New York, September 17, 2019
The museum at Fordham university in New York City launched a provocative new project on Thursday September 12 with the opening of its fall exhibit, “Distant Relatives: Ancient Imagery of the Classical Pagan Past and the Modern Byzantine Icons of Joni Zavitsanos.”
The Fordham Orthodox Christian Studies Center is no stranger to provocation and controversy. It publishes the blog “Public Orthodoxy,” that includes a number of articles that blatantly contradict the well-established Tradition of the Church on a number of issues, especially in the realm of gender and sexuality.
There is also a close connection between the Fordham Center and the Order of St. Andrew the Apostle, the Archons of the Ecumenical Patriarchate in America, as both George Demacopoulos and Aristotle Papanikolaou, the co-founders of the Center, are members, with Demacopoulos serving as the organization's official historian. The Archons recently announced the intentionally provocative decision to bestow a human rights award upon “Metropolitan” Epiphany Dumenko, the primate of the schismatic “Orthodox Church of Ukraine,” which is well-known as a persecutor of fellow Ukrainians in the canonical Ukrainian Church.
In a similar move, the Patriarchate of Constantinople aimed to provoke fellow Orthodox Christians by inviting another bishop of this violent “church” to a forum dedicated to combating hate crimes.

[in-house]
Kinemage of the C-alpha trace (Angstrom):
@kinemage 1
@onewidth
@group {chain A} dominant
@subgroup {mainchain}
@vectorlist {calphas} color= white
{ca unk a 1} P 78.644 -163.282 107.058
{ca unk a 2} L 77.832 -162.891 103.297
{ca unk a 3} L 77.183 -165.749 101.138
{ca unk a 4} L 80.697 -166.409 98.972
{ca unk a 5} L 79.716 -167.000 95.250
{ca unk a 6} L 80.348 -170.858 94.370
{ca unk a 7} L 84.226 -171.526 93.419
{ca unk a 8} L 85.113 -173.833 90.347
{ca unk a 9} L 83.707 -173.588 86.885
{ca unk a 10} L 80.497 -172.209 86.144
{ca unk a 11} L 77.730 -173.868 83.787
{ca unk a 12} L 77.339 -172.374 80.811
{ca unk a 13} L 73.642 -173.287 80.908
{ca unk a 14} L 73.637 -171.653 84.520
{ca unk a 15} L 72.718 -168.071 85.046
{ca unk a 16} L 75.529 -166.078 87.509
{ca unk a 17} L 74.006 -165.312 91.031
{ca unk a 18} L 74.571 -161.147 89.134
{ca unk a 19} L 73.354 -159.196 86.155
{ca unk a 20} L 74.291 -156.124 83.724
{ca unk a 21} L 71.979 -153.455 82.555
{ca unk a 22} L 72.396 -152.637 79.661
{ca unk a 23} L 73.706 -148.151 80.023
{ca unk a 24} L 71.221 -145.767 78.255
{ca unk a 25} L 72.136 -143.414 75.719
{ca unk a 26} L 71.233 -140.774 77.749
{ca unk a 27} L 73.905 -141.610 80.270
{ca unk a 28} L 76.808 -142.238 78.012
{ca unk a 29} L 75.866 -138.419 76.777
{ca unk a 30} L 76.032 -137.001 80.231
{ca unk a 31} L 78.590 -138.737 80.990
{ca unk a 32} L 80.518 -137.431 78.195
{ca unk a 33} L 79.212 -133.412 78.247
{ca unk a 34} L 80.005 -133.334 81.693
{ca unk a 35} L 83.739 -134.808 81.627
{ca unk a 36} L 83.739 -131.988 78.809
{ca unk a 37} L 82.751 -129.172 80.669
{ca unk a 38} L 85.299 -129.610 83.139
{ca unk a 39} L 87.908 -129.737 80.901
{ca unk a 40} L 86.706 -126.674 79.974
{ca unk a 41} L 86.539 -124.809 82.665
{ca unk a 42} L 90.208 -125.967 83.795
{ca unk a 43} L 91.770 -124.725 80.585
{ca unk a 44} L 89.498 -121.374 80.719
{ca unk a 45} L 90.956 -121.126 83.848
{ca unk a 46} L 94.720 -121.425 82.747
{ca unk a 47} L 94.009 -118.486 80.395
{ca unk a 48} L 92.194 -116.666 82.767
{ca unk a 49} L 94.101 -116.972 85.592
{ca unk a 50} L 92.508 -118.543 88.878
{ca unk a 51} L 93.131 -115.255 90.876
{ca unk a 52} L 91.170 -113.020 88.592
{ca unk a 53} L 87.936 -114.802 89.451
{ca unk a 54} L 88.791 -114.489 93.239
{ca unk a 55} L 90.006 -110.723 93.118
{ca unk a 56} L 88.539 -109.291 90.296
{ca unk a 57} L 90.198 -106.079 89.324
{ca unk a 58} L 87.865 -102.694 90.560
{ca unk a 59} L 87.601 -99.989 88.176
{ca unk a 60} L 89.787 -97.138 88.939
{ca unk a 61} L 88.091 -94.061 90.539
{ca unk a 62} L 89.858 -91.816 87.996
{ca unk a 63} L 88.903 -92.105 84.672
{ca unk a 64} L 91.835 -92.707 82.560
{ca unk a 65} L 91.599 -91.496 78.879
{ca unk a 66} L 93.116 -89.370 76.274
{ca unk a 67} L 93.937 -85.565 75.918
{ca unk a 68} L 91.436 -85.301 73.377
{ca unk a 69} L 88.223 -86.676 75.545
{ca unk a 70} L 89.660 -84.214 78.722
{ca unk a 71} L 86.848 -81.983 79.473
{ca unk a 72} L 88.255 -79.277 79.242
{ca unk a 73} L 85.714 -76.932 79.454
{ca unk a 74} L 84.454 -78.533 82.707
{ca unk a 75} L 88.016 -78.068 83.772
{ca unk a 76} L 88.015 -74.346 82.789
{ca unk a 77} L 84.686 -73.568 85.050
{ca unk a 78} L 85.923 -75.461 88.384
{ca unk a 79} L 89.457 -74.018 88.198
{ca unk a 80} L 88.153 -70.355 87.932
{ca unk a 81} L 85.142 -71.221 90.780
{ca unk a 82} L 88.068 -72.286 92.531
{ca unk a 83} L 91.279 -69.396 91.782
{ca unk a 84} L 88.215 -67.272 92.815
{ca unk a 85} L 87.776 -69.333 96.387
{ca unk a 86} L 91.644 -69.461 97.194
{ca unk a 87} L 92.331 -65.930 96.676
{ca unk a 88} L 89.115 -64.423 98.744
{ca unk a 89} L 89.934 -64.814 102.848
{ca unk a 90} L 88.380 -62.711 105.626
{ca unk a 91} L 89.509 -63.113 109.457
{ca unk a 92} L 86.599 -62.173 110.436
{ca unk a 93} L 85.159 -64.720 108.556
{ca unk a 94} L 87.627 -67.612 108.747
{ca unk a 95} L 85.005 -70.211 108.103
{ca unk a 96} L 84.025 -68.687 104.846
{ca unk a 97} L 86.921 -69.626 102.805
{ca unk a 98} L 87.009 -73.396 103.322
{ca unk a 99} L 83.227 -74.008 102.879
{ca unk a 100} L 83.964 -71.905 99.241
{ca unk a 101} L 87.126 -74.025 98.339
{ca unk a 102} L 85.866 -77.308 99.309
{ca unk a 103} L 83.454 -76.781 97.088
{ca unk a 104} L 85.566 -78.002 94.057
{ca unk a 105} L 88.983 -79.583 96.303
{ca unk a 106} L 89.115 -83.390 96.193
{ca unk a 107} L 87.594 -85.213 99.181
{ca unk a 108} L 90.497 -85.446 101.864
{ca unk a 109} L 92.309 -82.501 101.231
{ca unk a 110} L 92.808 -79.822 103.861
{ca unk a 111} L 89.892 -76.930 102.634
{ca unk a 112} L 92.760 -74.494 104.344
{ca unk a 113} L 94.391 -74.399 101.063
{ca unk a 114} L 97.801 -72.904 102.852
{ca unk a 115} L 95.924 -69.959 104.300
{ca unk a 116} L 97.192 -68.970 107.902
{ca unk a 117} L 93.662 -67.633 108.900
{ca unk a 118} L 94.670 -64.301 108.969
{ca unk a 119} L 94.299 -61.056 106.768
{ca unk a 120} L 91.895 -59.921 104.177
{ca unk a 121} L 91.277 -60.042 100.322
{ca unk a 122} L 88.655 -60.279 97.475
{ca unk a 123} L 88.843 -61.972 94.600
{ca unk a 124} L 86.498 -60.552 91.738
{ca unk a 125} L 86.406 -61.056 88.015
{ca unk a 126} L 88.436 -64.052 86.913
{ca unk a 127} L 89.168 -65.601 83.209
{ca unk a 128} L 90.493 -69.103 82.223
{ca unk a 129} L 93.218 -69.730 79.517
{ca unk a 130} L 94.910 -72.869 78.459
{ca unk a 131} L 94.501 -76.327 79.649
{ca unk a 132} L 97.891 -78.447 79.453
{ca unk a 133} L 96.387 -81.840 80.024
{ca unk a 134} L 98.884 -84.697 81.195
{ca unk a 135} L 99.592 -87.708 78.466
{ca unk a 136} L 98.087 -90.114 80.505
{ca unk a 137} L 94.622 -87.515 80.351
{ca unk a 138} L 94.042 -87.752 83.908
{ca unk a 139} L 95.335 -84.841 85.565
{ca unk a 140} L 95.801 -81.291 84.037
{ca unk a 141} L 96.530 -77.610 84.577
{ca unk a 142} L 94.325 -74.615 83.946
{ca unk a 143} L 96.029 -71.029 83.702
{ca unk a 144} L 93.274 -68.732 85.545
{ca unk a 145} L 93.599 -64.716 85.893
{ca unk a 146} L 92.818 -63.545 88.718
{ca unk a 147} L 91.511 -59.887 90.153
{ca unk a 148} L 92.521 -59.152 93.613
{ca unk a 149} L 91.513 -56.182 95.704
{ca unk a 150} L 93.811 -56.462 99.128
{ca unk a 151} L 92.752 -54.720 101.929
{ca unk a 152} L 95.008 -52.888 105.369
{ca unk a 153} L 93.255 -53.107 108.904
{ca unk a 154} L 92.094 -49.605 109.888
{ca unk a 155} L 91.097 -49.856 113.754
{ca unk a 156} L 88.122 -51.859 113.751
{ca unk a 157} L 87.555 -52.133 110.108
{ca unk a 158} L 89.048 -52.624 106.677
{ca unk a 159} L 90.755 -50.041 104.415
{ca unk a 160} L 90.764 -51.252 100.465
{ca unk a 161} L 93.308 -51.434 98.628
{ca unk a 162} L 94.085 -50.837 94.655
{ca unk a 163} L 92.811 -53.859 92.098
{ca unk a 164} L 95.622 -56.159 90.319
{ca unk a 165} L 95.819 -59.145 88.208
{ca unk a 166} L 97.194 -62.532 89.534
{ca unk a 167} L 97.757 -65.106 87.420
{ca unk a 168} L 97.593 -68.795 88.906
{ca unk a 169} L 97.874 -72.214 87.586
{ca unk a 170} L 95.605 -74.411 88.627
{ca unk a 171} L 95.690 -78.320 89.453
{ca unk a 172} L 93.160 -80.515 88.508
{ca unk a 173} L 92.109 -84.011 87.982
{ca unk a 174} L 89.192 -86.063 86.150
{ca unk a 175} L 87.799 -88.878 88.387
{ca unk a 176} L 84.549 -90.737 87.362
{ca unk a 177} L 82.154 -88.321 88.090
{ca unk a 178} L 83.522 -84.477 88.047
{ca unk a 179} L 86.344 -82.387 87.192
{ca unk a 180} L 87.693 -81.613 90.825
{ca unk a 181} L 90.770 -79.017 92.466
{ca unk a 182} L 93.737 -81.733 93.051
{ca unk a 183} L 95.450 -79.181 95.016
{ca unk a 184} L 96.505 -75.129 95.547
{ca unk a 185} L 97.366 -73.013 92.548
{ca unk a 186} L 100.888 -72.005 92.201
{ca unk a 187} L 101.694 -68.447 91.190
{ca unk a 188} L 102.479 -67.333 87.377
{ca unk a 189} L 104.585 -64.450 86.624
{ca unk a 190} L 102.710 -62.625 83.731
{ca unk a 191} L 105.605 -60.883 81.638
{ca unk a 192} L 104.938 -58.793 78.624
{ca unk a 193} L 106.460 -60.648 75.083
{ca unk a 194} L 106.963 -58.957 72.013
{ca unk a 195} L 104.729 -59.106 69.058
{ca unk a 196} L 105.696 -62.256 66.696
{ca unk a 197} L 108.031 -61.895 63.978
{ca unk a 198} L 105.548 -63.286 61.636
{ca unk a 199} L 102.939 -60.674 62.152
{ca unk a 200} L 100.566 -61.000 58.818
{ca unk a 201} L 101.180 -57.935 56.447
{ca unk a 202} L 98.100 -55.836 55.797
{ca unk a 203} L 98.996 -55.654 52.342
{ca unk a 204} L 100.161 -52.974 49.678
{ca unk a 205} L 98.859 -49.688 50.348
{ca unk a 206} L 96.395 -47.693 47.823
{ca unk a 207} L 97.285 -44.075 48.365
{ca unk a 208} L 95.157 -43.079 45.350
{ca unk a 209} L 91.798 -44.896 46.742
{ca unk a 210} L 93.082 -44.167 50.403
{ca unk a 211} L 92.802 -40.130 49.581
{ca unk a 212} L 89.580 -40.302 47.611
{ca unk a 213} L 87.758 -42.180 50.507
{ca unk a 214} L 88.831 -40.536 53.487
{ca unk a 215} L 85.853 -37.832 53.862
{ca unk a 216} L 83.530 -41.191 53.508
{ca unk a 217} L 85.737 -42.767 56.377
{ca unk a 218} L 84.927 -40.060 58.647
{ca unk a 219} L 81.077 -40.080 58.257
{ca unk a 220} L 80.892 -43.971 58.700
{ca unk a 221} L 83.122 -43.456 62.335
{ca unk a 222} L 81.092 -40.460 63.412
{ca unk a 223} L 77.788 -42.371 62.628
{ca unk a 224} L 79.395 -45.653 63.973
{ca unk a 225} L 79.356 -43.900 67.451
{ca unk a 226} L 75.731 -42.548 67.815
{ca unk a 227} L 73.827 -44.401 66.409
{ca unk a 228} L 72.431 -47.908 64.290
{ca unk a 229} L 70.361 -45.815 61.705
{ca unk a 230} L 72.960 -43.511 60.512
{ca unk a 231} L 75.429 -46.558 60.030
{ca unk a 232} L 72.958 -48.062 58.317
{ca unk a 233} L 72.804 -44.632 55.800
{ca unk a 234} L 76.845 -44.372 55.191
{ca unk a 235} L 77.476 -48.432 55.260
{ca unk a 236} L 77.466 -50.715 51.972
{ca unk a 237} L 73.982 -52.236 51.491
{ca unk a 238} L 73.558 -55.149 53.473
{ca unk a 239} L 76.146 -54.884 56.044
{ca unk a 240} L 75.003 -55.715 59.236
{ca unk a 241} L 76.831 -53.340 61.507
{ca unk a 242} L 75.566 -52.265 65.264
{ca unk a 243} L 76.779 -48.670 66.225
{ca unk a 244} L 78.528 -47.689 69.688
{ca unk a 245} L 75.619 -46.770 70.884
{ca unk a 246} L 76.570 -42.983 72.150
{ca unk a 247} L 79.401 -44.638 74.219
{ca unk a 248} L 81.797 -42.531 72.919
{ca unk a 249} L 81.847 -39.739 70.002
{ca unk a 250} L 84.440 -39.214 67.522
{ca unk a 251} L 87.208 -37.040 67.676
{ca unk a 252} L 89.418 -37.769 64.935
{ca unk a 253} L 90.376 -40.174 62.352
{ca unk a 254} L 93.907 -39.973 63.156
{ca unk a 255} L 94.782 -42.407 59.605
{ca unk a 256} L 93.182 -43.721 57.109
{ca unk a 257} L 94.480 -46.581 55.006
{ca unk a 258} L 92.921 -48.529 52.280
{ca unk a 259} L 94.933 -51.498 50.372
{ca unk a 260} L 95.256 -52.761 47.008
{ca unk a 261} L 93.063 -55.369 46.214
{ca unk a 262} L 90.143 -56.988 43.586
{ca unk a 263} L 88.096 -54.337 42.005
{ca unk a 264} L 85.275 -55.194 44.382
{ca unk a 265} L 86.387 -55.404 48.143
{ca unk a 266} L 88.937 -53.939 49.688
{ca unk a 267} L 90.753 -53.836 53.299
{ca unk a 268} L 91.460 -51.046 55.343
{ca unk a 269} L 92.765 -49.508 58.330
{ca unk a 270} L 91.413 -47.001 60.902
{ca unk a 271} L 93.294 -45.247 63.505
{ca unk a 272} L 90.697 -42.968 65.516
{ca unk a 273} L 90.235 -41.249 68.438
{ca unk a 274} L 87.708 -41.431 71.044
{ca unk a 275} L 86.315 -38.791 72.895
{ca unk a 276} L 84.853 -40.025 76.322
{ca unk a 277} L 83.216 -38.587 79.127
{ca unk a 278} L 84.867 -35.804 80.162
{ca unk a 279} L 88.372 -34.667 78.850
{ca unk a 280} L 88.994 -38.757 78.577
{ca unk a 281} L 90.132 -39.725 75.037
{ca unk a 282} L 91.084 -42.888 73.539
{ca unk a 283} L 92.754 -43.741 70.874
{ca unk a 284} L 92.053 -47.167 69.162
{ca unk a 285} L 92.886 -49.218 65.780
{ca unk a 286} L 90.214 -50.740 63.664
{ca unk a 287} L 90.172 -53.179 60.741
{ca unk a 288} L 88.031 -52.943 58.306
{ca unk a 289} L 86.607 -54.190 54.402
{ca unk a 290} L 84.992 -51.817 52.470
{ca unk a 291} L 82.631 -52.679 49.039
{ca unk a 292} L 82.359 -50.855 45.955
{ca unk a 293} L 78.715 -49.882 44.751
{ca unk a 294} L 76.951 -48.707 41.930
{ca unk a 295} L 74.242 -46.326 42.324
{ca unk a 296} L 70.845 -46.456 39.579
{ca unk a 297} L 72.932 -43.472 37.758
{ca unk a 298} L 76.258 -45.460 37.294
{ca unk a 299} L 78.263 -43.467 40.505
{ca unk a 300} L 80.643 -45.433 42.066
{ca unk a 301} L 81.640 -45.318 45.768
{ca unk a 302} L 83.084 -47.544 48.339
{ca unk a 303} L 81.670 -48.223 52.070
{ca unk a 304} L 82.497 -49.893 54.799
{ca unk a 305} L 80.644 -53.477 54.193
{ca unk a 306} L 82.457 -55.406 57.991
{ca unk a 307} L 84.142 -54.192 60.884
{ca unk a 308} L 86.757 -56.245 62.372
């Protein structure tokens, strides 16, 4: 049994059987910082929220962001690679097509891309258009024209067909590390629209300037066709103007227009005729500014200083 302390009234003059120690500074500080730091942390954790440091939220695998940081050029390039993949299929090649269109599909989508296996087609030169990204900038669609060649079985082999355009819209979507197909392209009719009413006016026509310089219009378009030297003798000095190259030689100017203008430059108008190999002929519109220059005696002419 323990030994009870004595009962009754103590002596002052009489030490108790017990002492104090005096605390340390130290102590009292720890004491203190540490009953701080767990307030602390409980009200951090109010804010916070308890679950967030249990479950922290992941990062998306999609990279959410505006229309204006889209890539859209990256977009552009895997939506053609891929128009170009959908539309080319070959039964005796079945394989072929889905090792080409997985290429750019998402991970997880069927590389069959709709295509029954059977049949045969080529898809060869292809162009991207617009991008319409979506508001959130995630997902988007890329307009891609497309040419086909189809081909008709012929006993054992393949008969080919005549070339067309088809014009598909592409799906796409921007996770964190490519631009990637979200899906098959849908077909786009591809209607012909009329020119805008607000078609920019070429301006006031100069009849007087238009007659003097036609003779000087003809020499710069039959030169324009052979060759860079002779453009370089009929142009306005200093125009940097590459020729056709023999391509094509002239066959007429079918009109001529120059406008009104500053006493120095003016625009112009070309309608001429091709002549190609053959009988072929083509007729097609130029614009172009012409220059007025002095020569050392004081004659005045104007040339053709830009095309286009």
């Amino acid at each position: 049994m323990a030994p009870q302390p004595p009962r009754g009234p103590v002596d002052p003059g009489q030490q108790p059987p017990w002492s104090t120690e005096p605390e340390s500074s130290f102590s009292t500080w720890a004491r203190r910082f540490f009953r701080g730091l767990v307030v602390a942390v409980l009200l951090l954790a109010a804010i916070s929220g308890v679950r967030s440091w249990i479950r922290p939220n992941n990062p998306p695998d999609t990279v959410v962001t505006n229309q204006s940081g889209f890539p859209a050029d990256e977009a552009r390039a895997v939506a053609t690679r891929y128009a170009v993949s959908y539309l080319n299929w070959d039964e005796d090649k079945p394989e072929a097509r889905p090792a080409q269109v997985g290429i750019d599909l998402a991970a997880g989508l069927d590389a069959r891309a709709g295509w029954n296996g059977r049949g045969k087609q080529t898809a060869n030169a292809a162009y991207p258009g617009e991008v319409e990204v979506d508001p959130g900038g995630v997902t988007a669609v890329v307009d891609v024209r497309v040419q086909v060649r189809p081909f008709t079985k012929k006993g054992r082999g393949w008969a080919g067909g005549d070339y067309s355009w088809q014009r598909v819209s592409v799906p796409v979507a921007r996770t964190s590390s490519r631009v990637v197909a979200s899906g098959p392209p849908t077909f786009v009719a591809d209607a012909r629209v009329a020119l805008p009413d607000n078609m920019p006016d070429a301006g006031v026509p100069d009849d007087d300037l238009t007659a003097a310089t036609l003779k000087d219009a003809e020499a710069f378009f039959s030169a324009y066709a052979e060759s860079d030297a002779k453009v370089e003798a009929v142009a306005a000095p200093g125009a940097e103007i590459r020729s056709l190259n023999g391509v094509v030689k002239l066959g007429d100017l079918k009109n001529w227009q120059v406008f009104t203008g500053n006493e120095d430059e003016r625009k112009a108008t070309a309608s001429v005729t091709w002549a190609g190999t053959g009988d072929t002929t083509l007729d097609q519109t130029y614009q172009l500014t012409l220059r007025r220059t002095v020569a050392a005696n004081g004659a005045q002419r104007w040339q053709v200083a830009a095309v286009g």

Scholars from Fordham and the University of Exeter also recently organized a conference in Oxford to discuss contemporary issues of sex, gender, and sexuality in relation to the Orthodox Church. In addition to clergy and scholars, featured speakers also included LGBTQ activists and a “vampire” drag show host.
According to the press service of the Archons, the artist, Joni Zavitsanos, is the wife of Archons National Council member John Zavitsanos, Esq., who was recently awarded for “Extraordinary Archon Stewardship,” and all Archons were officially invited to the opening.
The Archons describe Zavitsanos’ work: “Ms. Zavitsanos employs ancient and Byzantine motifs in her creation of uniquely contemporary art. Her work demonstrates how visual designs with roots in the distant past retain their relevance throughout time. She strives to use references to religious art from the 1st century to relate to a modern audience.”